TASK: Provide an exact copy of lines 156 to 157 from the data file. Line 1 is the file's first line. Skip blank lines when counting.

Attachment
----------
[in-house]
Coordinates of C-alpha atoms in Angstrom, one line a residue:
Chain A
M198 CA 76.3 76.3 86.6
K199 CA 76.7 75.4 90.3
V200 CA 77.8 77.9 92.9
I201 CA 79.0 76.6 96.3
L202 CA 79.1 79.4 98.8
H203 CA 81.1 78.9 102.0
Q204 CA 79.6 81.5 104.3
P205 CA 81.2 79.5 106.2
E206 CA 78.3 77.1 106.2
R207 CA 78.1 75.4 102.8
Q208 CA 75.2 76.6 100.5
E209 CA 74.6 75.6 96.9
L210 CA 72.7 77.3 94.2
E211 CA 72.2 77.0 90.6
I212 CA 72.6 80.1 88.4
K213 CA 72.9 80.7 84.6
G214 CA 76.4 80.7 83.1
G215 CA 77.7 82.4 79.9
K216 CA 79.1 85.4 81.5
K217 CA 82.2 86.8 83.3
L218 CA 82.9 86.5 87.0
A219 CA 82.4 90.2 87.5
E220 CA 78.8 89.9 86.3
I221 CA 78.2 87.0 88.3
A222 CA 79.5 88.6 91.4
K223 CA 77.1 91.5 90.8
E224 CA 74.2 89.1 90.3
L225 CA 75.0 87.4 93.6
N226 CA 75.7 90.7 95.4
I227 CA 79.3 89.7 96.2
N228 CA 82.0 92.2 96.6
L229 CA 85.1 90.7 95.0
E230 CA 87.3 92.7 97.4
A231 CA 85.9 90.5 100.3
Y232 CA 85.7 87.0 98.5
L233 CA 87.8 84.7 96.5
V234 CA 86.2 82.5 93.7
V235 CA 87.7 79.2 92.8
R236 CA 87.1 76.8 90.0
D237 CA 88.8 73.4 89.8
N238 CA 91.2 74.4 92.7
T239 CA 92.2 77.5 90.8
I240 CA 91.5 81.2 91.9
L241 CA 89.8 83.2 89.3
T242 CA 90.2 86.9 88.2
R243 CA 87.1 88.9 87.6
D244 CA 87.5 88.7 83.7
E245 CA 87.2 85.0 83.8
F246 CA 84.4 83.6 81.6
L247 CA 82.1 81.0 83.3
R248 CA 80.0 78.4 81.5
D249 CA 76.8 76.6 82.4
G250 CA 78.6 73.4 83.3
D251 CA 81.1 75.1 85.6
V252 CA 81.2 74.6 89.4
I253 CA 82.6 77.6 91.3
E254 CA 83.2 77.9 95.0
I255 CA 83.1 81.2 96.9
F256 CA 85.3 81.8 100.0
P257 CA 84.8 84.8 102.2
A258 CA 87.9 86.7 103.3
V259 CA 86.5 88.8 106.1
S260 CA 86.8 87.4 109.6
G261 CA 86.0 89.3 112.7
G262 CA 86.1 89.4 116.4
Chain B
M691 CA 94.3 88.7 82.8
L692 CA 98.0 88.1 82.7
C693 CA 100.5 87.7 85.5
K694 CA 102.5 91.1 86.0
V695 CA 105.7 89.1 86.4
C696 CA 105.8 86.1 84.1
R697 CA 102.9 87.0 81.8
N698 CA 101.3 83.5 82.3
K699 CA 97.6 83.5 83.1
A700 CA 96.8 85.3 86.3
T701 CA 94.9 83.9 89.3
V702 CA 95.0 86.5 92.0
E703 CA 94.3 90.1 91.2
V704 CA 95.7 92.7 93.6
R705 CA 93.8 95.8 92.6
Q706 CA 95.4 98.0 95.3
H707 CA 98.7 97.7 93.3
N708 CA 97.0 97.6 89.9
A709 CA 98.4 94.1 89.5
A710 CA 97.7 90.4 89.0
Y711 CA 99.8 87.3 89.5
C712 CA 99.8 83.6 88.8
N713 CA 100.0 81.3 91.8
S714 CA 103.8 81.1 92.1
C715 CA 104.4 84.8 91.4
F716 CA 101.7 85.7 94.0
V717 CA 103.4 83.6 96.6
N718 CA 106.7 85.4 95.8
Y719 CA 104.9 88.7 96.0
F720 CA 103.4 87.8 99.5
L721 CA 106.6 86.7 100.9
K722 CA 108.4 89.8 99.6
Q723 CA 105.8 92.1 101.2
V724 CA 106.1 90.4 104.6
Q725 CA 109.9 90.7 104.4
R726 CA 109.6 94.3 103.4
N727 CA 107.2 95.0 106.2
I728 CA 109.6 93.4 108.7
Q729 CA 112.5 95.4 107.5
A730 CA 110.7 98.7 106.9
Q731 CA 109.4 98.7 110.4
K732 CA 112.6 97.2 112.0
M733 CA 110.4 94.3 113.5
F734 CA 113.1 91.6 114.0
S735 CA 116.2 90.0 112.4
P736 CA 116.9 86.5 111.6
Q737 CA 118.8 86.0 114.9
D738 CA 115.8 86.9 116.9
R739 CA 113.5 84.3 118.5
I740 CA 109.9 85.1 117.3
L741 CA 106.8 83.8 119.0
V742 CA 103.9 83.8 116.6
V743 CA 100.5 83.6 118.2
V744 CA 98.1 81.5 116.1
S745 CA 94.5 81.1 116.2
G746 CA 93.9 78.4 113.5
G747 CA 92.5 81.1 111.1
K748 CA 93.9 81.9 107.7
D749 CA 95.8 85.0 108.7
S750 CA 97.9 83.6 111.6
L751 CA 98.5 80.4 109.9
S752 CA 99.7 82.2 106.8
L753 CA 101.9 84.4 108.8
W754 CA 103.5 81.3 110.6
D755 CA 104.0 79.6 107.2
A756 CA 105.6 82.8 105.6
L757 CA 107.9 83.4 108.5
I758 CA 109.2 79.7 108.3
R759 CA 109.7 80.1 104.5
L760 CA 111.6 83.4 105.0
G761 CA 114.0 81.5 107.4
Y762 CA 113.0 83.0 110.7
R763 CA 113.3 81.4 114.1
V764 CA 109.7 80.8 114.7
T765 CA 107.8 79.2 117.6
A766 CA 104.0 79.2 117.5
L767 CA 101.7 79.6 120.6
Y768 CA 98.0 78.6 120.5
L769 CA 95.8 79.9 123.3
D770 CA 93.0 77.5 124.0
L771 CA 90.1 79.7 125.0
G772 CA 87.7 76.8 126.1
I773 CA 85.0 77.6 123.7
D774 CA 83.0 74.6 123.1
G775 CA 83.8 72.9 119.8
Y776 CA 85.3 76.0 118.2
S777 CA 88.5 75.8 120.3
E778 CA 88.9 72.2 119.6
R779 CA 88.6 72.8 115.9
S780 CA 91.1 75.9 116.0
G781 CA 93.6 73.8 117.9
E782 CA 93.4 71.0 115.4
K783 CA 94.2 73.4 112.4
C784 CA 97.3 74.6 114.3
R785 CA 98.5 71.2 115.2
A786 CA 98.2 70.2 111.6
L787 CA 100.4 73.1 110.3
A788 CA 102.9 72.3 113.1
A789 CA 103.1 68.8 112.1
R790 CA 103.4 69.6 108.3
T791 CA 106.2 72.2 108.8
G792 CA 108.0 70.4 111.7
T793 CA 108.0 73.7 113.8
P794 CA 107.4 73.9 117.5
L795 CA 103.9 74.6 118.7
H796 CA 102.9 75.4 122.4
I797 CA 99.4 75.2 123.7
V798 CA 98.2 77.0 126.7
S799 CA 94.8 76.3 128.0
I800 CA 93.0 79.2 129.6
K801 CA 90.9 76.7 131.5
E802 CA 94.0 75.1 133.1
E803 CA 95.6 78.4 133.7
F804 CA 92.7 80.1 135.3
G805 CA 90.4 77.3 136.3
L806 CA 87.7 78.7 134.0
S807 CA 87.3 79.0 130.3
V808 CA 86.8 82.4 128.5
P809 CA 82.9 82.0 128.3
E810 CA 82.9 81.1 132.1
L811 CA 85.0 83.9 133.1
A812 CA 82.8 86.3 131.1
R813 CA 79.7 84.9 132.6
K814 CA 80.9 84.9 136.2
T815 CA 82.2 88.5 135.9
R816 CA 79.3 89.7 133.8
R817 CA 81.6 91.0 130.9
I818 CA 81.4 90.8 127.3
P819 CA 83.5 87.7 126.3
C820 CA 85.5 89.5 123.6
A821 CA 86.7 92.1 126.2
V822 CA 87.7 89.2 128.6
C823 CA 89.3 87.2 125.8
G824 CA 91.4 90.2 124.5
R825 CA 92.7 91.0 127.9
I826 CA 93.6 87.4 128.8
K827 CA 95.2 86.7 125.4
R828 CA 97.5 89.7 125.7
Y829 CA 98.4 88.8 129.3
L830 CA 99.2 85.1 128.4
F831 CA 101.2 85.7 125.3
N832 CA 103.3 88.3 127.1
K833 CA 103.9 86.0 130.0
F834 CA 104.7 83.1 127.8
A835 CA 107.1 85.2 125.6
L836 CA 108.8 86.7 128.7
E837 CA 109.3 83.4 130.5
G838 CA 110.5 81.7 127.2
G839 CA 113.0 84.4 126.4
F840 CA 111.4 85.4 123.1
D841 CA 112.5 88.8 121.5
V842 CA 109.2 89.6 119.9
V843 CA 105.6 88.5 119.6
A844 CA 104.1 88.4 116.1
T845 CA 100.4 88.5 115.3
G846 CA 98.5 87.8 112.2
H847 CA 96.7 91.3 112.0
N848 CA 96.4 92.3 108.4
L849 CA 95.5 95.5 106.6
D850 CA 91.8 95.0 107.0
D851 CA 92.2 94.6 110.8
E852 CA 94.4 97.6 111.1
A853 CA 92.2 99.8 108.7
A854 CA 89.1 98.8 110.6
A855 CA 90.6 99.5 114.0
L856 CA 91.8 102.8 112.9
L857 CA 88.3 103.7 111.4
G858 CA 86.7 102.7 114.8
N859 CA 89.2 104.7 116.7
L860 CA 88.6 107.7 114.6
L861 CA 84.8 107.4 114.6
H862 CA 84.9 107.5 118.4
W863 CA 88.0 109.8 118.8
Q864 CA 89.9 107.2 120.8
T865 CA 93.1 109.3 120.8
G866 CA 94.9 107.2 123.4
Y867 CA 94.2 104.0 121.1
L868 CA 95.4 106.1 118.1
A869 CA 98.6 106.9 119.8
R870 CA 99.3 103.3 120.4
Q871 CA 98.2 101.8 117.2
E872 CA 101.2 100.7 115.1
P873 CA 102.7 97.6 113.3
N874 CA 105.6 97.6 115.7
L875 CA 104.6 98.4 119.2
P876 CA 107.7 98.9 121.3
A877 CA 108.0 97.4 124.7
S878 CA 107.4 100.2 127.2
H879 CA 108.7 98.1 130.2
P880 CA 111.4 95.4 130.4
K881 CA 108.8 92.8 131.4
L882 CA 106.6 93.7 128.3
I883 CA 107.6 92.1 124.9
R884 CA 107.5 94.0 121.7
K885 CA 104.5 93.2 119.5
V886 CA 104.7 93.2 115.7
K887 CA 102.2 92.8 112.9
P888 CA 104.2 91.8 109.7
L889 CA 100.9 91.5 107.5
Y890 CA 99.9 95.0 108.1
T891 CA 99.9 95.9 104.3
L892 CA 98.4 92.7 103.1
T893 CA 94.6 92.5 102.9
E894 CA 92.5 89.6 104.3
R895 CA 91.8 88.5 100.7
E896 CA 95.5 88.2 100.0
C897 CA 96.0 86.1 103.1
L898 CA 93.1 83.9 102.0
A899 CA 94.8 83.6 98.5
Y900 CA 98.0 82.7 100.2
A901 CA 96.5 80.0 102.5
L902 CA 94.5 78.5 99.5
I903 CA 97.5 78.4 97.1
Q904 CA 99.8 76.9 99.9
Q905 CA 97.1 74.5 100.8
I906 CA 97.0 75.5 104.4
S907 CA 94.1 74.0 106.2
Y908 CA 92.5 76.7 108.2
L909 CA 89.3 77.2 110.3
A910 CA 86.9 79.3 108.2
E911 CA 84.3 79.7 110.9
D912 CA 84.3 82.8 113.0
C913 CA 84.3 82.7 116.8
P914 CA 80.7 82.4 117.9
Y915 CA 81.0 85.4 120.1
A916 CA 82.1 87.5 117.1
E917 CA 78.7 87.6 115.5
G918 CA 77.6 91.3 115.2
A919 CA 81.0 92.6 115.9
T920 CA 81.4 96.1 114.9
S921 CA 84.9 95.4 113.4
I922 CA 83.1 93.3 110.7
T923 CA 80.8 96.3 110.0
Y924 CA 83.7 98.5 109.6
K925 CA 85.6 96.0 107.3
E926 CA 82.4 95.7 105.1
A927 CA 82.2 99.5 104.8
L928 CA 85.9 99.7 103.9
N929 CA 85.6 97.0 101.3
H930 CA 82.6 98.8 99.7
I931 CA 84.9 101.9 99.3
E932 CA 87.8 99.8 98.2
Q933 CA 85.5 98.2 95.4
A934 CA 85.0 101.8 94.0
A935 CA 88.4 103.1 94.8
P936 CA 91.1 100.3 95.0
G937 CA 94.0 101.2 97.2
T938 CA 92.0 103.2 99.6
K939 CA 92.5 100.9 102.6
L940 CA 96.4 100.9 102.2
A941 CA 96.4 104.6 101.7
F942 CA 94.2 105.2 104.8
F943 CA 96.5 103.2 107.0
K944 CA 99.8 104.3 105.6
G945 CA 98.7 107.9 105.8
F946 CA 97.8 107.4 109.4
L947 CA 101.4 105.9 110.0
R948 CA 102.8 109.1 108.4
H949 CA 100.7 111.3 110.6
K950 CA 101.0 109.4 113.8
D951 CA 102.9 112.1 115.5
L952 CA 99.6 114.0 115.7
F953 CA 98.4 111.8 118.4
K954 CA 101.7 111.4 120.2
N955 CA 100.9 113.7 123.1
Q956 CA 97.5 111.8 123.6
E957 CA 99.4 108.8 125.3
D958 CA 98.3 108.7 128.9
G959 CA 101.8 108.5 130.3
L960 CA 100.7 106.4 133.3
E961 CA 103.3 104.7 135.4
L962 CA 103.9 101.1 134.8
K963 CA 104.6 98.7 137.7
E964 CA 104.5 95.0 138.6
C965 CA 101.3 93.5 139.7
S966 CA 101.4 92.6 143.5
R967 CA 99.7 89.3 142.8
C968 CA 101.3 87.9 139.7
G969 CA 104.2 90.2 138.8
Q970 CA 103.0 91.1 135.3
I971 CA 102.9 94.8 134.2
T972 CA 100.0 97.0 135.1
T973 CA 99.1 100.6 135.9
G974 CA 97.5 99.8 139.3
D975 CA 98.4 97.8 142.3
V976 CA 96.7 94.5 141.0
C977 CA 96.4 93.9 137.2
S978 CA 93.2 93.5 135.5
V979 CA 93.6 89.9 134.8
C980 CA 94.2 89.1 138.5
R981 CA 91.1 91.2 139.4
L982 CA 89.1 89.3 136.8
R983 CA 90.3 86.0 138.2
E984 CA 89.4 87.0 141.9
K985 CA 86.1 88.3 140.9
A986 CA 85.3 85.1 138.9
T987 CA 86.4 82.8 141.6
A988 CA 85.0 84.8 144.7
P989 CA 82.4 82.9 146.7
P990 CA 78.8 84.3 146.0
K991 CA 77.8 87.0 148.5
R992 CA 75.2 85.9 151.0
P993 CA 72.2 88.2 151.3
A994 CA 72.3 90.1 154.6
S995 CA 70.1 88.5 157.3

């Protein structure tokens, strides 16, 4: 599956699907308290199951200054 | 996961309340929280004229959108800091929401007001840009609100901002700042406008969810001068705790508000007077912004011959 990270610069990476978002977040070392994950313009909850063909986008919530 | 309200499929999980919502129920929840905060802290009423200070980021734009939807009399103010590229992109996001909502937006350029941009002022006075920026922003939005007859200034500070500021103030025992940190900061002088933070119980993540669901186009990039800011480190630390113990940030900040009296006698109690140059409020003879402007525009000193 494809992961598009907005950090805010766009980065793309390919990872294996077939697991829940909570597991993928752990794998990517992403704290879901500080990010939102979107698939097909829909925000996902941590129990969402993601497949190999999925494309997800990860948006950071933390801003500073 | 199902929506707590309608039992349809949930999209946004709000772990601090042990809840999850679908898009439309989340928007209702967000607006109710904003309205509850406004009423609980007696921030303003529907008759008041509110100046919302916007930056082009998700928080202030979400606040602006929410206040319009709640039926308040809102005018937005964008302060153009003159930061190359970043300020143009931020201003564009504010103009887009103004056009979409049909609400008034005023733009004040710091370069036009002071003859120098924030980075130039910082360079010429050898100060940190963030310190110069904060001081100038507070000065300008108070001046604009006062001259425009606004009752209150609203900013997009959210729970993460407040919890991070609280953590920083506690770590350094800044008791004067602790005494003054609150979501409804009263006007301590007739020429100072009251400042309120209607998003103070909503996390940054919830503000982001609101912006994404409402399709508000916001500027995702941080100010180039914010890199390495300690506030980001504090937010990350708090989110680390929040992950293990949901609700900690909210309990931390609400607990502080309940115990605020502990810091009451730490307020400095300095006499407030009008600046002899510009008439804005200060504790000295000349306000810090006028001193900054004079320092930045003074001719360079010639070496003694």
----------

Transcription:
S777 CA 88.5 75.8 120.3
E778 CA 88.9 72.2 119.6